This week is looking more and more like a “Cronkite moment.”
As President Bush prepares to address Congress and the nation tonight in his fifth State of the Union, the White House must be concerned that the news out of Iraq in the last week appears to have undermined what remaining support the media had for the ongoing war.
Yesterday the two biggest stories out of Iraq were both about journalists: the horrible attack on Bob Woodruff‘s convoy and kidnapped hostage Jill Carroll‘s tearful new video plea. The war is hitting too close to home.
Last night on CNN, Larry King hosted a variety of journalists to talk about the war, ranging from Peter Arnett to the Post’s own Rajiv Chandrasekaran. The somber discussion displayed not only that most reporters seem to have given up hope, but we also began to see some outright anger creep into the reporting.
Lara Logan said, “This is a critical time as much as there ever has been. This is really a critical moment.”
The heaviest words, though, were used by Christiane Amanpour, about as experienced a war correspondent as exists right now, who said, “The war in Iraq has basically turned out to be a disaster and journalists have paid for it, paid for the privilege of witnessing and reporting that and so have many, many other people who have been there.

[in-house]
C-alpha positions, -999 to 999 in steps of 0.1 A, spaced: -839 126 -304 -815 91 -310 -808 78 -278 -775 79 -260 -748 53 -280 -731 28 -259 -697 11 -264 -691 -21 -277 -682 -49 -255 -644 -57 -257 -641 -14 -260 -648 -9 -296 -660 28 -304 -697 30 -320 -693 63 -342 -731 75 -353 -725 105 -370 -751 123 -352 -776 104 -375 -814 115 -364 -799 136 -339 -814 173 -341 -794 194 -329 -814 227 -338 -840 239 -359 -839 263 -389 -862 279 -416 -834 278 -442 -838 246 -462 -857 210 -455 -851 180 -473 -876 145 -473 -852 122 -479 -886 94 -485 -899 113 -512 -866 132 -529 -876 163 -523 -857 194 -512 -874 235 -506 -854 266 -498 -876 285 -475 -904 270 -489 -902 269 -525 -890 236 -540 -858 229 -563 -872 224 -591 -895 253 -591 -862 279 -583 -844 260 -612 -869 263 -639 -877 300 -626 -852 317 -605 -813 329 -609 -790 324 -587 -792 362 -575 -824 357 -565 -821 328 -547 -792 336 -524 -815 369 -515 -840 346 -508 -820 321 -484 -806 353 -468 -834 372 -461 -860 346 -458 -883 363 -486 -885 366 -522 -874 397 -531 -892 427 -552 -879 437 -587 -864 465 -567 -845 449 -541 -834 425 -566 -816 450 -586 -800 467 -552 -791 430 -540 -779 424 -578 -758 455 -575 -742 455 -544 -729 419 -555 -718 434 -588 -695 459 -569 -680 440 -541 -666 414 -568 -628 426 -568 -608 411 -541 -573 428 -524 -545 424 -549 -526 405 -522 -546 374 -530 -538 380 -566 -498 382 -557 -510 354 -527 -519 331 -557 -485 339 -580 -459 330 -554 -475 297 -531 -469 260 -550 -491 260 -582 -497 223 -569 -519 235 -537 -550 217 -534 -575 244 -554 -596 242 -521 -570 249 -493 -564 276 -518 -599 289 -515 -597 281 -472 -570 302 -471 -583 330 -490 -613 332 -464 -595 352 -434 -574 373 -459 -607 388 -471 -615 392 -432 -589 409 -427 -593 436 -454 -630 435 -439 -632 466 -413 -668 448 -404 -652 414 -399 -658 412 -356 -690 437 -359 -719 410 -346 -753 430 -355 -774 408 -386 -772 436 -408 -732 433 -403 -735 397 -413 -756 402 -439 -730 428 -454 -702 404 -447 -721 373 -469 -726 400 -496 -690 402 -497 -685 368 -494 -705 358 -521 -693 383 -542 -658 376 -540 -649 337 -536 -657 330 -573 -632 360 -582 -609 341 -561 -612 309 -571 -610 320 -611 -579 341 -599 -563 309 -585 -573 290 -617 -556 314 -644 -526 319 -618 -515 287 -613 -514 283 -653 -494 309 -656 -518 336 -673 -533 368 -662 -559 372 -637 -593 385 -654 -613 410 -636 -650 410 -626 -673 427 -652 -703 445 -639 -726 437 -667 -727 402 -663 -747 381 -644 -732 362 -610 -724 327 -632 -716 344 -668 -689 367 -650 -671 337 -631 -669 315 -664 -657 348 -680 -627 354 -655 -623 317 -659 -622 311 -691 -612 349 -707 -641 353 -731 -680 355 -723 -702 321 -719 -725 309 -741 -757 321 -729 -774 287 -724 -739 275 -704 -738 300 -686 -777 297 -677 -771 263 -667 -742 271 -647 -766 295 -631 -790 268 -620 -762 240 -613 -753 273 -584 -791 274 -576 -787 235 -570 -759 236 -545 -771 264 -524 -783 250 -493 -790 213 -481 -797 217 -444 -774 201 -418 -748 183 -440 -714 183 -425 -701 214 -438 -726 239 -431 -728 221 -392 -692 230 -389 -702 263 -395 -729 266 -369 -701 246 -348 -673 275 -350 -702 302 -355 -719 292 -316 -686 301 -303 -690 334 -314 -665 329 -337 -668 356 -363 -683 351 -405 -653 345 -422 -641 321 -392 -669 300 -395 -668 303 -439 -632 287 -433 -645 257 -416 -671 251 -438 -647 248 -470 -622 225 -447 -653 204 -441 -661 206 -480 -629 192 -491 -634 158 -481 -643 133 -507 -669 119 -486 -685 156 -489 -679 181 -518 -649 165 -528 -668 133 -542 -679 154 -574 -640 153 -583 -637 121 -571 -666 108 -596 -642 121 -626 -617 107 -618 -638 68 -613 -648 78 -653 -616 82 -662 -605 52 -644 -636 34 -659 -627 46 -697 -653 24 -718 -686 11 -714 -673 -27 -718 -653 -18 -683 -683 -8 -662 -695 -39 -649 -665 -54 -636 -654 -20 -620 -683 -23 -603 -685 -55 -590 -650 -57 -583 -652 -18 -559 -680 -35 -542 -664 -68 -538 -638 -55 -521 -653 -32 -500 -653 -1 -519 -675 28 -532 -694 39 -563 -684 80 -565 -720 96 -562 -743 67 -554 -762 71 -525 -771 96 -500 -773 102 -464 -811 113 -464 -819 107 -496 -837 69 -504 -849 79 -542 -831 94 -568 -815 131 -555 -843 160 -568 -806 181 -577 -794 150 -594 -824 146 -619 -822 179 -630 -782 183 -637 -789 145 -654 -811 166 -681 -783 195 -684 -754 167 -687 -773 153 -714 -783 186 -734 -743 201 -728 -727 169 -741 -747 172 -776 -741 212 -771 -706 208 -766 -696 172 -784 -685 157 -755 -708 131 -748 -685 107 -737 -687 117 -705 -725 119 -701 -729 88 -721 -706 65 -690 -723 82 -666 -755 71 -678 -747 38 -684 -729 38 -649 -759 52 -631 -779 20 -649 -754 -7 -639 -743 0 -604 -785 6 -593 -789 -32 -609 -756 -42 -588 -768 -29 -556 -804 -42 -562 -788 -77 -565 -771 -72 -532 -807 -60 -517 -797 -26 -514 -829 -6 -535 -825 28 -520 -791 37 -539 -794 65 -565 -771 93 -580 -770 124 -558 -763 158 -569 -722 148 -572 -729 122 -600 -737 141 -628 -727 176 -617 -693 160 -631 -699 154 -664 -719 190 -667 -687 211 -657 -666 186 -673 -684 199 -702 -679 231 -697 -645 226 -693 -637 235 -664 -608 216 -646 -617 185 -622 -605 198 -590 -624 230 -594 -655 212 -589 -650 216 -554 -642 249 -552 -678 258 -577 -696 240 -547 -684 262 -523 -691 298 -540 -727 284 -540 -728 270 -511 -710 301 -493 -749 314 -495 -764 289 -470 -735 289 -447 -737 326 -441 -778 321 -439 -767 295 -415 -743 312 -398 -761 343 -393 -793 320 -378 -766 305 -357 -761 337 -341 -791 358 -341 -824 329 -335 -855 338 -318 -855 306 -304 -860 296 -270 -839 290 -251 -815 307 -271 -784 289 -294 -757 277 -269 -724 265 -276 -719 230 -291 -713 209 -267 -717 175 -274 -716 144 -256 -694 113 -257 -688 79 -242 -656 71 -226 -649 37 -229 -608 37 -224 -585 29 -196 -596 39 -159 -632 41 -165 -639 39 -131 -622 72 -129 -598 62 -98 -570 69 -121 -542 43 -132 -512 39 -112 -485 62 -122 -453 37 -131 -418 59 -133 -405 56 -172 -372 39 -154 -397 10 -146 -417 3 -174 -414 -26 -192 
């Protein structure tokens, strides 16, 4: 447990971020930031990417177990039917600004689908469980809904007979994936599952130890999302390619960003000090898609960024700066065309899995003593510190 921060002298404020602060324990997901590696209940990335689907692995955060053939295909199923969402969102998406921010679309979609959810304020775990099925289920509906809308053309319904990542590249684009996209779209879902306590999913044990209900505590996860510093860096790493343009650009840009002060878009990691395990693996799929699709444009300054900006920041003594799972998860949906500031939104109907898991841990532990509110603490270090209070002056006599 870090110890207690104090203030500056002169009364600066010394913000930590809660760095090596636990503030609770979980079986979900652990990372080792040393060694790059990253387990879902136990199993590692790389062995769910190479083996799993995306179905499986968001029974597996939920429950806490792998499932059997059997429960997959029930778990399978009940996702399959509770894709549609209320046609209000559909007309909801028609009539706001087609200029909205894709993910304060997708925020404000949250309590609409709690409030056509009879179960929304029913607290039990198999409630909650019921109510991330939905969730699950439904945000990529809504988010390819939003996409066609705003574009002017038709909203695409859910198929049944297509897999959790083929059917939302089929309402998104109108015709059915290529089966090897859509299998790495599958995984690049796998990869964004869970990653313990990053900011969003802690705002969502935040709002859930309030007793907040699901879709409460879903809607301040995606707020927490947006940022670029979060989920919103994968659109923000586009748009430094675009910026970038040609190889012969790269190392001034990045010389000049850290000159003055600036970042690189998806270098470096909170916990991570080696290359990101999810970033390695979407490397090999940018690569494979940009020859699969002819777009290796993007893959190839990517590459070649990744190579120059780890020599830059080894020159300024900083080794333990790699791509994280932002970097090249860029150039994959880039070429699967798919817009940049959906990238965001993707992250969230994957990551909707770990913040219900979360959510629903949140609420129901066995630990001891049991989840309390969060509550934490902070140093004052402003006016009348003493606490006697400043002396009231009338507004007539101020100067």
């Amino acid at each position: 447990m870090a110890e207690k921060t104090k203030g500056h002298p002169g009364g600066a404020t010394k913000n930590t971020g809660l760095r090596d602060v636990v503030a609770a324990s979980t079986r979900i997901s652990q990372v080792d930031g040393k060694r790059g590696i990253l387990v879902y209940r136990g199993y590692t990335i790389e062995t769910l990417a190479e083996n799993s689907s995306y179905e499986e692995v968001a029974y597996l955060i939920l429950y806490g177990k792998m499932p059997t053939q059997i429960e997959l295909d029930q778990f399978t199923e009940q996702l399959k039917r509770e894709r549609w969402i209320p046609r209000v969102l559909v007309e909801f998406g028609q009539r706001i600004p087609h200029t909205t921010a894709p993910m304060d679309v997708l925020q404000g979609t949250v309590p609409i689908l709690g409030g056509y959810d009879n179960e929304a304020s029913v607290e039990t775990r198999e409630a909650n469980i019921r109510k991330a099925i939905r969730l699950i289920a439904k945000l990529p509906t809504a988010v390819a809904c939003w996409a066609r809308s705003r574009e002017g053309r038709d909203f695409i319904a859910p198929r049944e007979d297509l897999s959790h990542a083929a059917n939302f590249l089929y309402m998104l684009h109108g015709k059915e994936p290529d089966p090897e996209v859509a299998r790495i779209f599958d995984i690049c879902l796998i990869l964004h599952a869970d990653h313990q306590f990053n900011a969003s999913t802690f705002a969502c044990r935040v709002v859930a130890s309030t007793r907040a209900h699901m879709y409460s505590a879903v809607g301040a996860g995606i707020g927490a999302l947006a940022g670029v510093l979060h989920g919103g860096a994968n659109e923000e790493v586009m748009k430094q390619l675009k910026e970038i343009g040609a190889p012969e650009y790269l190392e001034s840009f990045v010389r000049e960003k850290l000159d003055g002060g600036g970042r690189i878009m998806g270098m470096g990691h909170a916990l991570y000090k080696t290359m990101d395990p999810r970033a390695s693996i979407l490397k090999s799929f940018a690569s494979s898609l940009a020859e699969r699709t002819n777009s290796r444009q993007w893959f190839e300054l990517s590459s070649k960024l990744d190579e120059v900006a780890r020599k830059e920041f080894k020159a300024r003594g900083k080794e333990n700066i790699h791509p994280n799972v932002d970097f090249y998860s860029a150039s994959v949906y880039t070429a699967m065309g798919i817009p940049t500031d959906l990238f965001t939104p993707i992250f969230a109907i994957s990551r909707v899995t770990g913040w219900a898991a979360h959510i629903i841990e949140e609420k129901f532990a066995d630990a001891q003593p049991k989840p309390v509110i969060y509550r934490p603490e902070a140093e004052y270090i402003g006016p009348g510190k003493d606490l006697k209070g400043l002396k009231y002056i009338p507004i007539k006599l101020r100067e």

“And I think that’s terribly, terribly difficult for us and unfortunately for some reason, which I can’t fathom, the kind of awful thing that’s going on there now on a daily basis has almost become humdrum. So, when something happens to people that we identify, like Bob and like Doug, we wake up again and realize that, no, this is not acceptable what’s going on there and it’s a terrible situation.”
She also said: “I just think it is so sad. I mean, by any indicator Iraq is a black hole.”
And: “This is a big drama because hope is the only thing [the Iraqis] have in the middle of this spiralling security disaster. And by any indication whether you take the number of journalists killed or wounded, whether you take the number of American soldiers killed or wounded, whether you take the number of Iraqi soldiers killed and wounded, contractors, people working there, it just gets worse and worse.”
The sad situation is that Woodruff was in harm’s way this weekend for ratings. ABC had decided that its franchise was goig to be on-the-road reporting which meant putting its front-line team on the front lines around the world. Now news organizations have some hard questions to ask themselves about their commitment to “being there” versus their not insignificant investments in their anchors and stars.
There’s a looming danger that news organizations will give up front-line coverage as it gets more and more dangerous. CNN isn’t going to risk putting Anderson Cooper in a convoy, and NBC isn’t going to risk its investment in Brian Williams for a few stand-up shots on patrol.
Meanwhile, ABC, which just launched its new anchor team this month finds itself with an ominous question: Will Bob Woodruff ever return to the evening news? The answer is weeks, probably months, away.